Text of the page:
What's the significance of Caesar's robe?

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Towards the end of Act II, Scene 2, the eagerly ambitious Julius Caesar is willingly persuaded to believe that Calpurnia's dream about his death is not worth taking seriously. He says:

How foolish do your fears seem now, Calpurnia!
I am ashamed I did yield to them.
Give me my robe, for I will go.

It takes a little time, however, for his robe to be brought to him by a servant. Caesar has some chitchat with the men who have come to escort him to the Senate House. During this time the audience would get a good look at Caesar's robe while he is putting it on. No doubt the robe used by Shakespeare in the play's production was conspicuously different from the robes all the other men were wearing. Then in Act III, Scene 2, when Antony shows the dead Caesar's shredded and blood-stained robe to the assembled plebeians during his funeral oration, a second robe which is otherwise identical to the one Caesar put on in Act II, Scene 2 will create the impression that this is the same robe Caesar was wearing when he was attacked by all the conspirators. Shakespeare must have felt that it was more effective to show the torn and bloody robe than to try to show Caesar's mutilated body. The audience would never actually see the body. Antony says it is inside a coffin.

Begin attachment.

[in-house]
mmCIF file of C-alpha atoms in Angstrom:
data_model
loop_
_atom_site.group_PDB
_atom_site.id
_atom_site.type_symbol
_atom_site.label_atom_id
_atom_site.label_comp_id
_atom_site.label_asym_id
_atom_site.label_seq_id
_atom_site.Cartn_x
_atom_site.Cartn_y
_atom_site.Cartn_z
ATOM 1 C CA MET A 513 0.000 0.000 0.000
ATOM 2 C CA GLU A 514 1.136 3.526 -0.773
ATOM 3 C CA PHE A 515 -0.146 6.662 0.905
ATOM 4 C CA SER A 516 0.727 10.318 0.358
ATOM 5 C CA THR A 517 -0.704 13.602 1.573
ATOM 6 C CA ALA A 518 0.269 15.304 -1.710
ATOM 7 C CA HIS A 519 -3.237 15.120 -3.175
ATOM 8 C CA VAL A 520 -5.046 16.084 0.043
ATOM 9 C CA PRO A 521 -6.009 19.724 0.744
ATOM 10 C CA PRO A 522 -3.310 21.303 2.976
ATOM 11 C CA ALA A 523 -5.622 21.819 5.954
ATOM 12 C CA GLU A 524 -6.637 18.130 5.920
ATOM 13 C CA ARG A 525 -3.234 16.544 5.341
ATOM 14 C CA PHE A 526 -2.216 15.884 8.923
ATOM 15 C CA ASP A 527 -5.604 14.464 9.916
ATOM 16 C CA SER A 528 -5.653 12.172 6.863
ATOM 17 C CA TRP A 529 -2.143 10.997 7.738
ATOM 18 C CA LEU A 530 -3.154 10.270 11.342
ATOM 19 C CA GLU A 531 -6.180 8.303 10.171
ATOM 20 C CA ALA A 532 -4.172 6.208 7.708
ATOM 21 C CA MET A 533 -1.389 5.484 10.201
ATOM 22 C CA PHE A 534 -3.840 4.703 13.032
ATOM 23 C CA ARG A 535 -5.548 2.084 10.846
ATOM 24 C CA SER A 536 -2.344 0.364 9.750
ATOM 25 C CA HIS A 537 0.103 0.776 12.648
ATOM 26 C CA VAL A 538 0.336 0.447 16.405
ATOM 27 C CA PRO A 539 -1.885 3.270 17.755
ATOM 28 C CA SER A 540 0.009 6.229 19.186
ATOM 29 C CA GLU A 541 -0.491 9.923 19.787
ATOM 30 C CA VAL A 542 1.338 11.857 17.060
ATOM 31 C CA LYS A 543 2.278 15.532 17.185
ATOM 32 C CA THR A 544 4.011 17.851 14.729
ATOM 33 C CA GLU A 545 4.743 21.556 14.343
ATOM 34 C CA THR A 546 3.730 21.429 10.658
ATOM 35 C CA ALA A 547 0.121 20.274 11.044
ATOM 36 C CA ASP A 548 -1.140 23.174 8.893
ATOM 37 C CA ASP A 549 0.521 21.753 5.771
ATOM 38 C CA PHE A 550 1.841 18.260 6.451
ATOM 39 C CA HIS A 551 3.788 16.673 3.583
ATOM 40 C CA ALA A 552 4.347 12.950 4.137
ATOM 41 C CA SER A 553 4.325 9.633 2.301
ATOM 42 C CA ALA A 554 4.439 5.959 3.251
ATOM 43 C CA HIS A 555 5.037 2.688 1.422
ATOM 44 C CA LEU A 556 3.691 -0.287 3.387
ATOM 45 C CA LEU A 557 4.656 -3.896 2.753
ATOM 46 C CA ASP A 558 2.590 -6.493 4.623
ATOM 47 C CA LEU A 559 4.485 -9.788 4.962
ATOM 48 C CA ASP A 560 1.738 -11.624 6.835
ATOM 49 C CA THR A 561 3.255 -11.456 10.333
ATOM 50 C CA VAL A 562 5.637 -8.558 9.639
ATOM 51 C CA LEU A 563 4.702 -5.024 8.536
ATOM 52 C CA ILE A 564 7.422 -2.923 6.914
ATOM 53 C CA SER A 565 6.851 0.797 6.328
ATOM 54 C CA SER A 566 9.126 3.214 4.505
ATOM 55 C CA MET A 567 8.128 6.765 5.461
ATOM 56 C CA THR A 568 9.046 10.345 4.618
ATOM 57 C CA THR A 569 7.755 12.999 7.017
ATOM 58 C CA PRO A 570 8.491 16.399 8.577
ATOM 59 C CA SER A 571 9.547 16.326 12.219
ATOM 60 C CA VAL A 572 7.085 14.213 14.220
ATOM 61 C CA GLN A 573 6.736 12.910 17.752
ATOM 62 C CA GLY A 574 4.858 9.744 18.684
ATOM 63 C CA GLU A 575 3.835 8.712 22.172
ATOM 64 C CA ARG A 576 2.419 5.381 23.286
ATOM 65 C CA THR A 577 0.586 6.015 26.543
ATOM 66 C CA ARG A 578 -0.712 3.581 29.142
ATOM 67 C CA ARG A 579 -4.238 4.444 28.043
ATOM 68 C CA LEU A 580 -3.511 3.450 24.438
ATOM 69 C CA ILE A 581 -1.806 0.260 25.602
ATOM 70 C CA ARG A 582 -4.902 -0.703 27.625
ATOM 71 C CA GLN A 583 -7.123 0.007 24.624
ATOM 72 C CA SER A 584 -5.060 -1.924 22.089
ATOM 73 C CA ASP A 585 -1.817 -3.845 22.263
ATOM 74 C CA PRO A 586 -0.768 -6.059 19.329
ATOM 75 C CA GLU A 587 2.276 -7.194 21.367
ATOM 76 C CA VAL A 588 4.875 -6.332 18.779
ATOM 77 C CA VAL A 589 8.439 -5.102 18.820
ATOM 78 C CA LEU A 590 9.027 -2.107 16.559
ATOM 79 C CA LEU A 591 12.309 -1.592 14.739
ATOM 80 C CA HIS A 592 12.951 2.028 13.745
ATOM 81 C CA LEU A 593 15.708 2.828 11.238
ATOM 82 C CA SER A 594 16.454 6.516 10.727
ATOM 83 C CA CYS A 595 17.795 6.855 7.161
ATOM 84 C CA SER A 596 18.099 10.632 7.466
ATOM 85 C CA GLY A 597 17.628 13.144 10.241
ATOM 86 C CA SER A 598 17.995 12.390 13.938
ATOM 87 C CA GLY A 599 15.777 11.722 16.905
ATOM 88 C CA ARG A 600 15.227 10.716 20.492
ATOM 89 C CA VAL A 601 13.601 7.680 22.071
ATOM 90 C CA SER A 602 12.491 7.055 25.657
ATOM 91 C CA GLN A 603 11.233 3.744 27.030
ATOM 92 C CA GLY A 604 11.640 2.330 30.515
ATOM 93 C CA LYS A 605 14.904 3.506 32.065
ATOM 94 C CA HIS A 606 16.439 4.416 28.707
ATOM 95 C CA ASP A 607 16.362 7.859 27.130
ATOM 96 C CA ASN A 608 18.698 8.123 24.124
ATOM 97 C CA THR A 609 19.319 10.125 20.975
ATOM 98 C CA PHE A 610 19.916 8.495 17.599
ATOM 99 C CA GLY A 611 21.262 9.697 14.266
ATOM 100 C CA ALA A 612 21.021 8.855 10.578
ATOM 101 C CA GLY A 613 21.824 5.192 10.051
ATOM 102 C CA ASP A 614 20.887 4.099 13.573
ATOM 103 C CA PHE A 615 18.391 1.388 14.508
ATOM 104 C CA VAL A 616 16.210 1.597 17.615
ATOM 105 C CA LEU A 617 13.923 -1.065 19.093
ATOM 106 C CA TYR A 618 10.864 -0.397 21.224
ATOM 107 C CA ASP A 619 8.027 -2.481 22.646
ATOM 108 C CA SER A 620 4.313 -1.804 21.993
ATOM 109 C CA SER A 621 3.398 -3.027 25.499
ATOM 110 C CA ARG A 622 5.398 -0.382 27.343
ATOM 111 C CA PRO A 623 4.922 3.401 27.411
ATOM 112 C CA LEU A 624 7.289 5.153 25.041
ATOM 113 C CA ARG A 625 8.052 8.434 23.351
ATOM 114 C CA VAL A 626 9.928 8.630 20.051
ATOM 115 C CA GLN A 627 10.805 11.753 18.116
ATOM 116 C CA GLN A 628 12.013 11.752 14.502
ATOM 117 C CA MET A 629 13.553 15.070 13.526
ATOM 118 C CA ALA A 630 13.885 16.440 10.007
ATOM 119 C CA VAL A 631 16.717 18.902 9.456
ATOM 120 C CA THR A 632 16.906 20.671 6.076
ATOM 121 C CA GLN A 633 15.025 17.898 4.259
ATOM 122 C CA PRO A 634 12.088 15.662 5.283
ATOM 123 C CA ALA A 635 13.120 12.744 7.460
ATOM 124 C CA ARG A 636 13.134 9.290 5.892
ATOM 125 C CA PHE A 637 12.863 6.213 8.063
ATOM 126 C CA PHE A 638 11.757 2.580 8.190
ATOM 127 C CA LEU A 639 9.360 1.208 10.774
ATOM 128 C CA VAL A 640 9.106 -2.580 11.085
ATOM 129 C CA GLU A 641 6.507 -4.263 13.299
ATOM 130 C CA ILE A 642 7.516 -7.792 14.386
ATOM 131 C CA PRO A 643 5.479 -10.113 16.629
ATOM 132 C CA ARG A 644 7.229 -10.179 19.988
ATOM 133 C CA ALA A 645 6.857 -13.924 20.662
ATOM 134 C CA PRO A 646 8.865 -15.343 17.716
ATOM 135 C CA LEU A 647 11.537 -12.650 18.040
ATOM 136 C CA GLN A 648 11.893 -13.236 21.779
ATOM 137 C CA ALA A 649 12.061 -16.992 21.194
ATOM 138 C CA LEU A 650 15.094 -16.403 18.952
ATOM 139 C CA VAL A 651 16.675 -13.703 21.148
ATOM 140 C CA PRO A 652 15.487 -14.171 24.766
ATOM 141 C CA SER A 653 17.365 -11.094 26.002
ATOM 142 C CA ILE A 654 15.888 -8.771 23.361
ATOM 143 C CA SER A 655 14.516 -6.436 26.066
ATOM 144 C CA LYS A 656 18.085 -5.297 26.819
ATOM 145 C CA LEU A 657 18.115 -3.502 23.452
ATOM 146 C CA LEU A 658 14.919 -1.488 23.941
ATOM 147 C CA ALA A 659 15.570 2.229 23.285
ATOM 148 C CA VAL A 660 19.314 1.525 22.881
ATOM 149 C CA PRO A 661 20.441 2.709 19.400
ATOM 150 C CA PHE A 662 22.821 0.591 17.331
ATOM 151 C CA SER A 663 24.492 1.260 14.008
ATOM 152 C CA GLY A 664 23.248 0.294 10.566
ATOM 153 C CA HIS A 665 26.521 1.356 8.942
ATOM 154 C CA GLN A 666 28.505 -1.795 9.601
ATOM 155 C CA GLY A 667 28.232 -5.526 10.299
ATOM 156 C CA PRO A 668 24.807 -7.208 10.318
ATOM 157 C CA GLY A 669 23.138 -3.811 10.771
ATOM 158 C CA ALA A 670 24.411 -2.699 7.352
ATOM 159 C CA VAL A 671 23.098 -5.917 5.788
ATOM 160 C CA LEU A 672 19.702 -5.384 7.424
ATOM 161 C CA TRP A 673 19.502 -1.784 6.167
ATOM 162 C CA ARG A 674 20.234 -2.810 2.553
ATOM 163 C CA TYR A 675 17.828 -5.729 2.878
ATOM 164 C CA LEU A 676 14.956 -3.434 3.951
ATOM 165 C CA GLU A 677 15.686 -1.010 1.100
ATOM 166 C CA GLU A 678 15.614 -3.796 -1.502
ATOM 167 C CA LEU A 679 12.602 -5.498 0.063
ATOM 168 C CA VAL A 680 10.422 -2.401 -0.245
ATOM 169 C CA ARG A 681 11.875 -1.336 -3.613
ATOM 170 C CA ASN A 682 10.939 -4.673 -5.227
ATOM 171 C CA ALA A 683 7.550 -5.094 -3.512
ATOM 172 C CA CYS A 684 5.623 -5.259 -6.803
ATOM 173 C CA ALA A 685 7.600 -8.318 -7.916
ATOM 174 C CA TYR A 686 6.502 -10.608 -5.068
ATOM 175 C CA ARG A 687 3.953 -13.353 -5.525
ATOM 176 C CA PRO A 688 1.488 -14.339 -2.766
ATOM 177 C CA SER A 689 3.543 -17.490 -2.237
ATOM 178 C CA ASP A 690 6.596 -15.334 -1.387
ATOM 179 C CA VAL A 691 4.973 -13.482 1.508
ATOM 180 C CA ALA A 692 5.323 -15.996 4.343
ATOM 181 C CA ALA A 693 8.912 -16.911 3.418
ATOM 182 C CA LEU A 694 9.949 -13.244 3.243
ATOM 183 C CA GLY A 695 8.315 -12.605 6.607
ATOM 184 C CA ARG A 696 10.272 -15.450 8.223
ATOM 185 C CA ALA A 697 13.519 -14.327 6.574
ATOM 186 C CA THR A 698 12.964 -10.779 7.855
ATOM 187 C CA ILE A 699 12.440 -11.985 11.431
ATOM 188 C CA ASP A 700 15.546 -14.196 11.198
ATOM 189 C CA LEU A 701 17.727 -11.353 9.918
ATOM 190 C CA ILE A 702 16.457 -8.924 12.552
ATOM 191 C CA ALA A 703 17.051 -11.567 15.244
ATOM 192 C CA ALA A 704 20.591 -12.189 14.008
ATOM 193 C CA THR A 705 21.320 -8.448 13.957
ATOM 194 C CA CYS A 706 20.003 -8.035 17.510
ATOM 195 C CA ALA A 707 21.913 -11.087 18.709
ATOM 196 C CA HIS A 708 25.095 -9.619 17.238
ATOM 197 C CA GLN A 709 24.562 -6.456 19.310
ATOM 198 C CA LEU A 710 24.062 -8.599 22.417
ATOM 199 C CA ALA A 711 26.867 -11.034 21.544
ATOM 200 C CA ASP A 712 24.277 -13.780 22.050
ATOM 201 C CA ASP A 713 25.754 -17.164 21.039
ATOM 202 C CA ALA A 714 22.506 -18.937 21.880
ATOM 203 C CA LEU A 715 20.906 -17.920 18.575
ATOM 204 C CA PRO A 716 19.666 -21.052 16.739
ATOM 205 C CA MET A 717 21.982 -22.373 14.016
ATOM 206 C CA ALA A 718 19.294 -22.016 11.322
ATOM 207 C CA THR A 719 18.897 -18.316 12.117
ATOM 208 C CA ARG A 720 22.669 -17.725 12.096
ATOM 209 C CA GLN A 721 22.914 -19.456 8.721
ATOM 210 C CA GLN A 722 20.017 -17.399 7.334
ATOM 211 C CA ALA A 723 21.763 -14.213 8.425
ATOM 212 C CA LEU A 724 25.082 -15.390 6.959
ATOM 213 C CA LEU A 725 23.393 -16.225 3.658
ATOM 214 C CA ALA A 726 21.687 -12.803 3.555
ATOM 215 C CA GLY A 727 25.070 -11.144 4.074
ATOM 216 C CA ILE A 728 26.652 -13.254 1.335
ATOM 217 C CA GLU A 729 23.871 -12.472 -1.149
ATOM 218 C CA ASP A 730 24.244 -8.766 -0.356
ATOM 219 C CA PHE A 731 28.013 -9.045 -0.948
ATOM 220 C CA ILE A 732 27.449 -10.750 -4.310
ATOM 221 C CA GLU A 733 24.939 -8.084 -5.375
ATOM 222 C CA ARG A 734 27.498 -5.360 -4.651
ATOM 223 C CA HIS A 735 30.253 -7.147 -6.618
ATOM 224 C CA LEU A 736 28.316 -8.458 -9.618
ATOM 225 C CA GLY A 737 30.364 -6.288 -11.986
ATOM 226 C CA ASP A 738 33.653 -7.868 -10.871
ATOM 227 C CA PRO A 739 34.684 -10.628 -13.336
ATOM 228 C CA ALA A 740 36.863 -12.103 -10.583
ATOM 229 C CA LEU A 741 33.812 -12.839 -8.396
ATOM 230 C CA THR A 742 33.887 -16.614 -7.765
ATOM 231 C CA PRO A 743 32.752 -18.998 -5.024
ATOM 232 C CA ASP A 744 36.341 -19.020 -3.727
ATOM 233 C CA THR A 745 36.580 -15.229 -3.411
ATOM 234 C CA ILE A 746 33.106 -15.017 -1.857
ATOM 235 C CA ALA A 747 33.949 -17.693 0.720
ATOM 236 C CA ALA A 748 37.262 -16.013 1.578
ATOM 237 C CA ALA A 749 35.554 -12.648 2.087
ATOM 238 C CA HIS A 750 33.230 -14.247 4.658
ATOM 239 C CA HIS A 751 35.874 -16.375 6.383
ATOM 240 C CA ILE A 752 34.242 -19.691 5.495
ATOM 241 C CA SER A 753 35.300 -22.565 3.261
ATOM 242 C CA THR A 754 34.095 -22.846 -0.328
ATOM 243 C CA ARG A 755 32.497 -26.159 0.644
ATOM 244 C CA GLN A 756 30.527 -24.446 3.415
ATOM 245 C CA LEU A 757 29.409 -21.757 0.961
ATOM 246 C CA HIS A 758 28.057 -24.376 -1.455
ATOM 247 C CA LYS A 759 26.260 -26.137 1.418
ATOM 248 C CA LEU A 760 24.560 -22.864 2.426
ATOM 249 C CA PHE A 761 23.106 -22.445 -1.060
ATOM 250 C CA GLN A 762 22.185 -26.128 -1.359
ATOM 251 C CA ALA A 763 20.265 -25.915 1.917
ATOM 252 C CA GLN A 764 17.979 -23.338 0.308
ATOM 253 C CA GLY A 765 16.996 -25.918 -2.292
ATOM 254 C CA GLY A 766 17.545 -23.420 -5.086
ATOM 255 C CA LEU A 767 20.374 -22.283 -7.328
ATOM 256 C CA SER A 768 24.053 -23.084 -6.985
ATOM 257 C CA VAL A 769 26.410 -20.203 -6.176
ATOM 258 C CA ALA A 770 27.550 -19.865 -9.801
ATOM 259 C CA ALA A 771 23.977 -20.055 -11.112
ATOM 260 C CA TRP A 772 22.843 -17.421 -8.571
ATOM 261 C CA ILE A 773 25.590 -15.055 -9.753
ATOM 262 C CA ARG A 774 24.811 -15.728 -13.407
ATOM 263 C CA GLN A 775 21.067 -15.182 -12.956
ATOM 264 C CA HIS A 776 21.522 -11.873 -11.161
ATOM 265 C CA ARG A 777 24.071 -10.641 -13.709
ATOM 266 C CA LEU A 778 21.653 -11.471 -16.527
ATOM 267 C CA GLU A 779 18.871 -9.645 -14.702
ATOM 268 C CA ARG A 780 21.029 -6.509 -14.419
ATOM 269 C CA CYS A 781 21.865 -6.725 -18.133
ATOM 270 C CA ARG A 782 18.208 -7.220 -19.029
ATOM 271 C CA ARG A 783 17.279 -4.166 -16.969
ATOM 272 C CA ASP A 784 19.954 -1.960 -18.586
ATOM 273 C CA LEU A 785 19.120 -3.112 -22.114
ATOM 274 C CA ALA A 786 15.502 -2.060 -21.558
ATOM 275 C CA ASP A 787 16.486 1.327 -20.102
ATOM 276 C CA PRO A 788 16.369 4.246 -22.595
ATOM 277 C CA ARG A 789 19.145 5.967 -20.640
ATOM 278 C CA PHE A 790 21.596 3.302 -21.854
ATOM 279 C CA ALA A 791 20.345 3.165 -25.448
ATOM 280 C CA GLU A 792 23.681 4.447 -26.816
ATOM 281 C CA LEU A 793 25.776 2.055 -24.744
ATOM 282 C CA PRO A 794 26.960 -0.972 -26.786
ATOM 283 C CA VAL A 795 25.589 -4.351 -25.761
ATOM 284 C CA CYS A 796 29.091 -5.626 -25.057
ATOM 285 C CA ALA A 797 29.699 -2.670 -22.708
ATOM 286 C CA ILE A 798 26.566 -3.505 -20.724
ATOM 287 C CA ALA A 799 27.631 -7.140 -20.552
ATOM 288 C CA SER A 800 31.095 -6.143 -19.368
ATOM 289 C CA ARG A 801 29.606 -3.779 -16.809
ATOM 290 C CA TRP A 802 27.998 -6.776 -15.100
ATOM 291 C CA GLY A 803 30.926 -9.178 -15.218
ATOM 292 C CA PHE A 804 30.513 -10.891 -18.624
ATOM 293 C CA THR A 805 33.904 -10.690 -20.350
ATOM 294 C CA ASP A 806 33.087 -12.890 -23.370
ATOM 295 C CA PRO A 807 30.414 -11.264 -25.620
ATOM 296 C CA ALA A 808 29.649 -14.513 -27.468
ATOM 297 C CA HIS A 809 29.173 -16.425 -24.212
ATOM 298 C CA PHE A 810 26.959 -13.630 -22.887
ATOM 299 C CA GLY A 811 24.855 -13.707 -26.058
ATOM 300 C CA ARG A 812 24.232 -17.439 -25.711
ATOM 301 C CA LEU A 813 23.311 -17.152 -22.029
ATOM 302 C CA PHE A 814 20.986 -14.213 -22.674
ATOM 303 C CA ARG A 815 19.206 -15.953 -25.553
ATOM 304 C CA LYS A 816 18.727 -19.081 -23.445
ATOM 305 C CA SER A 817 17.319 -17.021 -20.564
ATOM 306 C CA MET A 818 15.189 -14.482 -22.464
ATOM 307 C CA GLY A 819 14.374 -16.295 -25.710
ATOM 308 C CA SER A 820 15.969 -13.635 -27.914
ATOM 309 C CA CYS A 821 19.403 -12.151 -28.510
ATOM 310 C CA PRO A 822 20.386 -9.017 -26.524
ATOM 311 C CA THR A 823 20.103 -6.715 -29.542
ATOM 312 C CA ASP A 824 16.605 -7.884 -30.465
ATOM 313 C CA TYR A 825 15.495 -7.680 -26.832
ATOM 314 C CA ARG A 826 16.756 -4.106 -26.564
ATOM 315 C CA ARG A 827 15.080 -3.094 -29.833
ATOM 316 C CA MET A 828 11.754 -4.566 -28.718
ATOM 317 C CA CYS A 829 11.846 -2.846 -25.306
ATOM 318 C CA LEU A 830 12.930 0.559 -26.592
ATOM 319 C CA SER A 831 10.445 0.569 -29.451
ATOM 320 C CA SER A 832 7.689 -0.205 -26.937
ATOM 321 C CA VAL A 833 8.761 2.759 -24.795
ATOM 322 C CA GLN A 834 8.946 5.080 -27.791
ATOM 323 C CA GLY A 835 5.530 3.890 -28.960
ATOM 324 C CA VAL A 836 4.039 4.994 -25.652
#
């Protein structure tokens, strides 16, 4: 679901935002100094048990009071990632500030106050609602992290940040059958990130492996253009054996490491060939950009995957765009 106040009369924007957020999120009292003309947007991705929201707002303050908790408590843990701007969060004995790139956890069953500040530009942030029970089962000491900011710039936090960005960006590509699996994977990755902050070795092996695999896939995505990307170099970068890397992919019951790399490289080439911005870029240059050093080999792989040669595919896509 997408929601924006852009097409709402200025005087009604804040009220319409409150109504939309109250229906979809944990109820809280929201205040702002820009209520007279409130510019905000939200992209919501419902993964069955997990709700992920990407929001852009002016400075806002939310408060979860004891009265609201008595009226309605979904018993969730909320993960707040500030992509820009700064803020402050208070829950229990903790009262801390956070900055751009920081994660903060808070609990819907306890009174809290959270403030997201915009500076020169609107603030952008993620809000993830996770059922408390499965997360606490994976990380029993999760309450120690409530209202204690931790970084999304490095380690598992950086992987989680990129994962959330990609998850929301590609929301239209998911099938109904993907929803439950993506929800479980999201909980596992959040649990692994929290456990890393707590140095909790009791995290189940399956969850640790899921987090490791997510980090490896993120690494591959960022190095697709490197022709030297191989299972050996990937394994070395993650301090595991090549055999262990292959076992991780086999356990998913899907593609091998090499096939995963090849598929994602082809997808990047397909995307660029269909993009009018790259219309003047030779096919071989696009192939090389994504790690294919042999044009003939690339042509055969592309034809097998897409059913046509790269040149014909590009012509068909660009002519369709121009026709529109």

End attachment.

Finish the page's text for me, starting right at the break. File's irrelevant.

My heart is in the coffin there with Caesar,
And I must pause till it come back to me.

Antony first shows the plebeians the robe supposedly covering the dead body and pretends to know which rents in the garment were caused by which of the conspirators. He has the men in tears. Then he says:

Kind souls—what—weep you when you but behold
Our Caesar's vesture wounded? Look you here.
Here is himself, marred, as you see, with traitors.

Antony holds up the robe to its full length and shows the audience how thoroughly it has been ruined by the conspirators.

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